threat in decades. 'Greater and more terrible than ever before...' The
divination teacher's warning echoed in his ears. Both Ron and Hermione agreed
with him as all three sought the best course of action. Which went some way
toward explaining why he was reading such a complicated document as a Magical
Law Enforcement Department Evidence file. And this one was bigger than most.
It was Hermione's idea to do it. Within the first week of the holidays, she'd
owled Harry with the suggestion, both finding means to quell his boredom while
in virtual imprisonment in Privet Drive and quenching his unnerving thirst to
be of some help to his elders. Dumbledore, Sirius, Hagrid... these were just
some of the people Harry depended on, now risking their lives in their quest
against Voldemort. And if reading testament after testament of that fateful
winter day almost fourteen years ago made anyone's lives easier, it was worth
every page. Hermione had written to the Ministry asking for a copy of the report
in the first week of the holidays. Eager to help any student in the middle of
an important O.W.L research project, the unobservant workers of the Ministry
document office had copied them without a word, considering the ten-year release
restriction had expired such a long time ago. But picking out evidence for the
defence of Sirius Black in amongst the hundred odd statements blaming him for
the destruction of a small corner of Covent Garden was like looking for a needle
in a haystack.
Harry's' heart had sunk lower and lower as he tuned yet another page, and another
Muggle clearly stating that upon the accusation, Black had whipped out his wand
and the street disintegrated in a blinding white light. Nothing in a ten-metre
radius survived intact. The more he read, the more he would have been otherwise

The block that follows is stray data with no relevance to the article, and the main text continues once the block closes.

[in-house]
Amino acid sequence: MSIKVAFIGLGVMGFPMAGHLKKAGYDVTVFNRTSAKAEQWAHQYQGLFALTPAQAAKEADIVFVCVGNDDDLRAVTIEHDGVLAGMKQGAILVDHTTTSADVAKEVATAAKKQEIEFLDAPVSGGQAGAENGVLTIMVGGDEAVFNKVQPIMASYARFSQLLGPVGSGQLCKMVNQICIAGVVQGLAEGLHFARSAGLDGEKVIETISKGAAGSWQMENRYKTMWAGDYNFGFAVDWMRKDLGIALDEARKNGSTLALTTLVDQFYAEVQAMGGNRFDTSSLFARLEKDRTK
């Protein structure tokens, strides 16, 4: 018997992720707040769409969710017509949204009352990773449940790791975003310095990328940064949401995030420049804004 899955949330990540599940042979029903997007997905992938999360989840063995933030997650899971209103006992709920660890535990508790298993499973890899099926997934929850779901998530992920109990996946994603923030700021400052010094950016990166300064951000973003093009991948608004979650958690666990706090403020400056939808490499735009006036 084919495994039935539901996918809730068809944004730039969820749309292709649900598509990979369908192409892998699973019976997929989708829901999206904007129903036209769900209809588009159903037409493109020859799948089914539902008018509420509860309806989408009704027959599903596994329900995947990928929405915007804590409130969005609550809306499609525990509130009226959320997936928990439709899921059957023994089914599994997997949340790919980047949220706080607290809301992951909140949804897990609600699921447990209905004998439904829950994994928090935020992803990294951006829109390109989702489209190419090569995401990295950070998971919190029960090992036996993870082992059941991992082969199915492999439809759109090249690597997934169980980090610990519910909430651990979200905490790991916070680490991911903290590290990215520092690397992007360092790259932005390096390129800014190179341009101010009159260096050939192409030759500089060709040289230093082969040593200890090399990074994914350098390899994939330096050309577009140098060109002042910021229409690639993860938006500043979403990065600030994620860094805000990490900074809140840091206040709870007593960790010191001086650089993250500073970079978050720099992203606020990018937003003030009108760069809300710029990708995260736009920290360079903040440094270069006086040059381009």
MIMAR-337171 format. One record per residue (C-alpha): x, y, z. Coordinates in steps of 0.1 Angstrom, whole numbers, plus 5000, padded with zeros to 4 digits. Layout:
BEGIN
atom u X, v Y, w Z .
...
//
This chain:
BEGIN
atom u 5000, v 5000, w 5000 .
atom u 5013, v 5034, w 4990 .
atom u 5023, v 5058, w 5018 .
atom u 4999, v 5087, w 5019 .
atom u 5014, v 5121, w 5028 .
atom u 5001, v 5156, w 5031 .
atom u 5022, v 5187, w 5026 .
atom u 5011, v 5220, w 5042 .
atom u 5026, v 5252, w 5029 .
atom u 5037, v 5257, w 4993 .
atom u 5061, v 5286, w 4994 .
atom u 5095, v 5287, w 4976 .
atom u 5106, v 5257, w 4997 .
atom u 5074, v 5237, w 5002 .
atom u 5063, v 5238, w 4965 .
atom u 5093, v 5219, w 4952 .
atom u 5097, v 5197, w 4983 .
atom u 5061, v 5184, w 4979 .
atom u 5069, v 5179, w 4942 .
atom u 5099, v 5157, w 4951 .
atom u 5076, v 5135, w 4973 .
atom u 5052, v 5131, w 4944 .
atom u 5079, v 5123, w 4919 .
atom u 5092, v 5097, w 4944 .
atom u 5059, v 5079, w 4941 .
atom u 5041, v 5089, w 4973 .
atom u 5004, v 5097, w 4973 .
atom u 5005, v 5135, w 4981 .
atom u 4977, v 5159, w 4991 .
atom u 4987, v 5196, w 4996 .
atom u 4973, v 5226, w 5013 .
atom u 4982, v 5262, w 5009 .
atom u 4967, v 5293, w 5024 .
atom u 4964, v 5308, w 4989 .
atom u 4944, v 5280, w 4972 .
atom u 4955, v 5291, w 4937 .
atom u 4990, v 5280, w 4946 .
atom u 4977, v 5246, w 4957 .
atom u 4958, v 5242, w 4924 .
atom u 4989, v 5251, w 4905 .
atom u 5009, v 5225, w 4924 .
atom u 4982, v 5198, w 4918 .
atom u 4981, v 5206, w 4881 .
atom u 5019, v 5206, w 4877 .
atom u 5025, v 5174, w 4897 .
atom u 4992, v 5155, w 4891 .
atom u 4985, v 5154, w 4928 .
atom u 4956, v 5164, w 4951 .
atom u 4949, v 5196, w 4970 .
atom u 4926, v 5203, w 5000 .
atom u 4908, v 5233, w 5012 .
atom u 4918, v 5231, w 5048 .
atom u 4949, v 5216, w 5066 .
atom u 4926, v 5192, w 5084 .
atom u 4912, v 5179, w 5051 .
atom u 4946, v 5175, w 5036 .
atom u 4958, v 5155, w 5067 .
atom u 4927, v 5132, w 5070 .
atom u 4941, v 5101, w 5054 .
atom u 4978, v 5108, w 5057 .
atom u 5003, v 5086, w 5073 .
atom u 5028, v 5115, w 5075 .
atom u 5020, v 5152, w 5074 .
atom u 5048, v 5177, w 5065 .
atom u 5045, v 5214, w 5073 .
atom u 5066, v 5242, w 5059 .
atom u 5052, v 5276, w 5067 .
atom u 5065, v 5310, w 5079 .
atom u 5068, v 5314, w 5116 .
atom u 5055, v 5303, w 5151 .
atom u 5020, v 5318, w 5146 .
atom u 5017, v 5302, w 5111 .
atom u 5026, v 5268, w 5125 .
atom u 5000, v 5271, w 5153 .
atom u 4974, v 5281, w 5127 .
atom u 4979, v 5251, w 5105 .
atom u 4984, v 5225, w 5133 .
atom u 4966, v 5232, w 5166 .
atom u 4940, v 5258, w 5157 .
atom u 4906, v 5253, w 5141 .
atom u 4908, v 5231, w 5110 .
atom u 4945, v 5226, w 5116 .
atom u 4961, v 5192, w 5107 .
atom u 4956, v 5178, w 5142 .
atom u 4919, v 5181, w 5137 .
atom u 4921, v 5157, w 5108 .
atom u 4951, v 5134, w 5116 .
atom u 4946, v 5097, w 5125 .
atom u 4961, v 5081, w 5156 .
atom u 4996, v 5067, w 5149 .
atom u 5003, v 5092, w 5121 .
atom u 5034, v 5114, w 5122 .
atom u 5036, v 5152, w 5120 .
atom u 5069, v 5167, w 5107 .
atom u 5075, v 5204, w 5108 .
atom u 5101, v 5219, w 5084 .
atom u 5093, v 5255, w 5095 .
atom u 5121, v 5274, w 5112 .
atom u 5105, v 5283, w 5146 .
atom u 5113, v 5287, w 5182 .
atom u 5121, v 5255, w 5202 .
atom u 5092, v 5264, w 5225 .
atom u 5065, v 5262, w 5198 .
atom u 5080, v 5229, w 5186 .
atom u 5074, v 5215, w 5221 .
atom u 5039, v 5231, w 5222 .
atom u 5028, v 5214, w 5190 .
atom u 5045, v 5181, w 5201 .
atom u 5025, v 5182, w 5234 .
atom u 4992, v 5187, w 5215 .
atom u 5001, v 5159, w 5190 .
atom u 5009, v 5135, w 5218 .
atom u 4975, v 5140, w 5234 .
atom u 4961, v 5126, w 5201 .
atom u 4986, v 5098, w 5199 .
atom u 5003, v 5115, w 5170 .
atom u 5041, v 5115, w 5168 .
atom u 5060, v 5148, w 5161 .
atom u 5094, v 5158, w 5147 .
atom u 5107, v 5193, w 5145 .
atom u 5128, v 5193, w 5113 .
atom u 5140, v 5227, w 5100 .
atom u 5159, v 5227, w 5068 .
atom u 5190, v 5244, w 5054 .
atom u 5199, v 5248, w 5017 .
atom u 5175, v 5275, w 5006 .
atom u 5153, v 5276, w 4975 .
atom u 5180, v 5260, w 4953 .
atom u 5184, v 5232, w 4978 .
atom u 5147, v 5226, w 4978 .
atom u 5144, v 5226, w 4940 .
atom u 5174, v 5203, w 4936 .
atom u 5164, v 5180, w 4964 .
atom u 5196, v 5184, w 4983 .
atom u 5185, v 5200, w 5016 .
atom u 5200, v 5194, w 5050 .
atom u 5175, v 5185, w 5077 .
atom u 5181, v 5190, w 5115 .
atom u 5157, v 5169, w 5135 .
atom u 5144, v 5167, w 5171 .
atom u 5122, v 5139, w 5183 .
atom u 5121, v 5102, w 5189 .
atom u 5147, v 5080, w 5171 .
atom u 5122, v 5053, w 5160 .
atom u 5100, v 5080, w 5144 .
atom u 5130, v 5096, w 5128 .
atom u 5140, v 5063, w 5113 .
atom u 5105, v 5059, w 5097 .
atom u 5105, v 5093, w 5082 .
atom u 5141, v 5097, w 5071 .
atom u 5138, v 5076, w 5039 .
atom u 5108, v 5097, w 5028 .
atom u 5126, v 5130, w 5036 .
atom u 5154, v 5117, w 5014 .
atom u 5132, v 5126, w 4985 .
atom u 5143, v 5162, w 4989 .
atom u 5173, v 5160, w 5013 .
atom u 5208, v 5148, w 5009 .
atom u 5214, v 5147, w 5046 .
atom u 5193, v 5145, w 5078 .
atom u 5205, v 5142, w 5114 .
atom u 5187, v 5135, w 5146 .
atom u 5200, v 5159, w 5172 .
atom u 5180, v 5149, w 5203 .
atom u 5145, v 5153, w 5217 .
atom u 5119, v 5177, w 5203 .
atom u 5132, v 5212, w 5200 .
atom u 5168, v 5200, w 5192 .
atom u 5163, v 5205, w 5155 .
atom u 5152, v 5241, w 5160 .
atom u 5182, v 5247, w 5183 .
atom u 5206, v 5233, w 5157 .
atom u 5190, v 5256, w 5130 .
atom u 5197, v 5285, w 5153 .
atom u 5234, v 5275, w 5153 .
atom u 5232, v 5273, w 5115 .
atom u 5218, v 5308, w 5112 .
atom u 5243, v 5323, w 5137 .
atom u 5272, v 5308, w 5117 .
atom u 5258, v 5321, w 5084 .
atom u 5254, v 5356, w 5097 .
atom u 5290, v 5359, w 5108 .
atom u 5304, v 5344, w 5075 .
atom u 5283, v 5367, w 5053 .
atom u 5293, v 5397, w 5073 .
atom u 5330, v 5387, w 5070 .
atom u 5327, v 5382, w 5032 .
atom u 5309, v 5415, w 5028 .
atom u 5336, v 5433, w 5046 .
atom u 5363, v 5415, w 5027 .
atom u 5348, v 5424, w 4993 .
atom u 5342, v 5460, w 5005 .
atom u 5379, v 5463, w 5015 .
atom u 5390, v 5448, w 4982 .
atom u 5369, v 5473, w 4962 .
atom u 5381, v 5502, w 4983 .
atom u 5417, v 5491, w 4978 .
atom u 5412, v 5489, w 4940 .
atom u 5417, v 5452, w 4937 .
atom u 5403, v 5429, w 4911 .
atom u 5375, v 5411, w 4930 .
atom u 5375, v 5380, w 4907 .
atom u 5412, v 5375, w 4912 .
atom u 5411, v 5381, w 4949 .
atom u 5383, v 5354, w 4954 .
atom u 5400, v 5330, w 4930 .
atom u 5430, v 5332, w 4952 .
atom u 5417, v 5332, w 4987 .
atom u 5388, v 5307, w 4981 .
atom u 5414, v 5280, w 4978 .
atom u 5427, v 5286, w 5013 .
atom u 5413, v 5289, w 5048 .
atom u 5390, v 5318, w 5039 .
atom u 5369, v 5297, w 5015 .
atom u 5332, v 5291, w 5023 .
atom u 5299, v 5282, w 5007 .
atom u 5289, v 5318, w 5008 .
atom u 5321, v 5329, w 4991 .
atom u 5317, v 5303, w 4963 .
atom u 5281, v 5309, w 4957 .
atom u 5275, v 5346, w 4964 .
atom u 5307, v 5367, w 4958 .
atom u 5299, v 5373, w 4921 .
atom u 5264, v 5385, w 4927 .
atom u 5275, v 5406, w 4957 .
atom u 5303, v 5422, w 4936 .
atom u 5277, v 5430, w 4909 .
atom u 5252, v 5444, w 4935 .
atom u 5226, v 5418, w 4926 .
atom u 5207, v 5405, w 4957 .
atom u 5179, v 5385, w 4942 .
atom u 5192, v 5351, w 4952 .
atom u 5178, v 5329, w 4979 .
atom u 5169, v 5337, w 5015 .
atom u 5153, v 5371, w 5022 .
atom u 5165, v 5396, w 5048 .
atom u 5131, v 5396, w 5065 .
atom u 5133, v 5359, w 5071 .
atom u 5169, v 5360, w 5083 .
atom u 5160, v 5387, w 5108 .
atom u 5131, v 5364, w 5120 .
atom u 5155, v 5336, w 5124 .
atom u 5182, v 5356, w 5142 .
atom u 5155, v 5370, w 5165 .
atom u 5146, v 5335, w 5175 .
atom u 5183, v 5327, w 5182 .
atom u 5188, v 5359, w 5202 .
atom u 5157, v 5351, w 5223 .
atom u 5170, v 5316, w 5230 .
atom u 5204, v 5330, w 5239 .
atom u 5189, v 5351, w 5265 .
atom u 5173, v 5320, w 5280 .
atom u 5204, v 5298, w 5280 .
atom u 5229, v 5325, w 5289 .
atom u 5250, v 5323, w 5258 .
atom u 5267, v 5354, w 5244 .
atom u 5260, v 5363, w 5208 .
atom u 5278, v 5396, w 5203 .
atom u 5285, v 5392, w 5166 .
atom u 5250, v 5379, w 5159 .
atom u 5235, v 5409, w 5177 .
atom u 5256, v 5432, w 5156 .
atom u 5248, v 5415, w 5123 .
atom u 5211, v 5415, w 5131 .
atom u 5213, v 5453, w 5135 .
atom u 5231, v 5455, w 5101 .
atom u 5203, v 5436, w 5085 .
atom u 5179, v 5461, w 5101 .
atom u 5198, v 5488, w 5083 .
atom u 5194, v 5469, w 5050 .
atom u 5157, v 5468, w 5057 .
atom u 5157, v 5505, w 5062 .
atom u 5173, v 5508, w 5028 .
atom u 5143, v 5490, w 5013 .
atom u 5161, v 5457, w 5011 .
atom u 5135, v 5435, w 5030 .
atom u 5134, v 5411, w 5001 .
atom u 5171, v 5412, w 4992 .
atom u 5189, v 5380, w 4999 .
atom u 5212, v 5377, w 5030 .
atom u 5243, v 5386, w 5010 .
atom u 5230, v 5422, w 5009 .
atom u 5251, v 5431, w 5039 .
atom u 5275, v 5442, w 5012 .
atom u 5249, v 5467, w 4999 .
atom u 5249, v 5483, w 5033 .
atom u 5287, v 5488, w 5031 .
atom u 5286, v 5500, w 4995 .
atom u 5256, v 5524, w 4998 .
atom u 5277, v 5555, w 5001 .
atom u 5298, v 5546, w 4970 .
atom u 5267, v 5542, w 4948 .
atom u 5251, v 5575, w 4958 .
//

convinced that Wormtail's escape was exceedingly unlikely. But Harry had seen,
with those staggeringly green eyes, the truth. Peter Pettigrew was alive. He'd
blown up the Muggle street causing the Charring Cross emergency department to
overflow that day. There had to be something the former Mr Crouch overlooked
in his haste to lock up the traitor. Anything. Harry's search was so frantic,
so absorbing, he failed to notice the silent switch to midnight that heralded
the arrival of an entourage of owls.
This late night ritual - although only a recent development in his previously
present-lacking life - never failed to lift Harry's normally flagging spirits.
Pigwidgeon almost crashed through the window, distracting Harry from the heavy
text as he bounced off the walls, coming to a stop in the middle of his duvet,
a little fluffed up ball of squeaking excitement. Hedwig followed in her usual,
dignified manner, beak turned up slightly as she observed Pig's antics whilst
dropping a particularly heavy package on Harry's pillow. It was closely followed
by his Hogwarts letter and present from Hagrid. She nibbled his ear affectionately
before going to her perch as he excitedly ripped off the wrapping paper of his